Interview with: Renae

A copy of The Big Issue
A copy of The Big Issue

Here at You Over Me, we see the power of engaging with others. So as part of our interview series, we took some time yesterday to talk to another special friend, Sandra (she preferred not to be pictured). A 22 year old girl that lives in a homeless shelter and has been selling The Big Issue for a few years. I’ve known Renae for over a year now, as I walk past her everyday to work, and make sure that I purchase a $6 copy of the magazine to not only start my day, but help make her day just that little bit brighter. Maybe it’s the similarity of our ages that draws me to her, or maybe it’s the warm smile that she gives me every time she sees me. Here is her story:

Q1: Hello again! So to those who don’t know you, tell them a little bit about yourself.

I was born in the Queen Victoria Hospital where my mum was also born. I grew up with a learning disability, and all throughout school I had help from the School Services Officers. As I couldn’t learn really hard stuff, I became interested in making things with my hands, and my favourite subject at school was woodwork, where I made a whole lot of stuff- a coffee table, a chopping  board for my mum, a spice rack. I did this right through school and even completed Year 12 in 2011.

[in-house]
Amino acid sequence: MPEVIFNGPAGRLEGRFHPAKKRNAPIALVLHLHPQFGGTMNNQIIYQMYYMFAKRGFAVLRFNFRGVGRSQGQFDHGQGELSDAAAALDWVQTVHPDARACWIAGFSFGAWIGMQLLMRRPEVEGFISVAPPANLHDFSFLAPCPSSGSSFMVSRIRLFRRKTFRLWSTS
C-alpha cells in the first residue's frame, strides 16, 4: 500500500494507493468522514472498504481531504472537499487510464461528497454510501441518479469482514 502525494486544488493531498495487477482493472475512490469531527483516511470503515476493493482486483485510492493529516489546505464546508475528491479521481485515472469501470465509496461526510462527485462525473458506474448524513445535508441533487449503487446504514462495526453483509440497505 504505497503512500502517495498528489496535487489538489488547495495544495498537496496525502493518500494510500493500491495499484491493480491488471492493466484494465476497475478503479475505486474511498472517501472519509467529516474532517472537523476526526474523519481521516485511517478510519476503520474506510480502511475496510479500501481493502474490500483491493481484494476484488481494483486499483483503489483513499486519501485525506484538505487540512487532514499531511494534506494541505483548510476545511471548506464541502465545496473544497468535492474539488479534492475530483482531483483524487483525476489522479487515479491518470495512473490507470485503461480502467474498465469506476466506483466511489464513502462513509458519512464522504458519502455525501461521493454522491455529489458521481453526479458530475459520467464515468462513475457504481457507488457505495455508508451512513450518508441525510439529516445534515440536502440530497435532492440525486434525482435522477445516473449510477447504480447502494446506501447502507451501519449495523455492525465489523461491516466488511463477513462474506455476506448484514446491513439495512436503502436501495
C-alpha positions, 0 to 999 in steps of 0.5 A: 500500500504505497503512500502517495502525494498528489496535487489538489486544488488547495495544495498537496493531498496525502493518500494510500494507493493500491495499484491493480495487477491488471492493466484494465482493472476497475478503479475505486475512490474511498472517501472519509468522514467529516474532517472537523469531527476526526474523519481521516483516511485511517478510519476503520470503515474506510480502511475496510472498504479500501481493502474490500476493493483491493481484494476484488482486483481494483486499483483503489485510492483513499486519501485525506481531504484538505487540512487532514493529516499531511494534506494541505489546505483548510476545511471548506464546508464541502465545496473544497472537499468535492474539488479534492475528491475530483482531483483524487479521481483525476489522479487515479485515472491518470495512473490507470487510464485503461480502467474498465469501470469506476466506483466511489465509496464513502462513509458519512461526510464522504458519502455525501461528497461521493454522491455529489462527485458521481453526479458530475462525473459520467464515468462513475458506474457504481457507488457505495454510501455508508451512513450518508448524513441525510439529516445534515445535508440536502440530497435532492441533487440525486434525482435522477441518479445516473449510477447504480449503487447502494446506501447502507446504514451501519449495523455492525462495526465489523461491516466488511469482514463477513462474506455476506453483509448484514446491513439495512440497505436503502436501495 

Q2: I can’t even make that! I wouldn’t even know where to start…What did you do after school?

When I finished, I tried to get jobs but couldn’t find anything too serious due to my disability- Subway, Foodland, at shopping centre food courts mainly. I worked a lot as my mum passed away, and I needed money to support myself. I did other jobs like delivering catalogues and stuff but didn’t get a lot of money out of it.

Q3: How did you come to sell The Big Issue? Does it help you out a bit? 

My friend from the shelter at the time was selling it on the streets, and he told me about it. When they trained me and told me what to do, it wasn’t too hard to understand so that was good. The first day that I started, I sold all my magazines in two hours and saved some of the money from it as well. I really like it as I also get to meet other people in a similar position to mine, and we help each other out. I know that it’s not what I want to do forever, but right now, it helps me stay off the streets and into the shelter for $25 a night.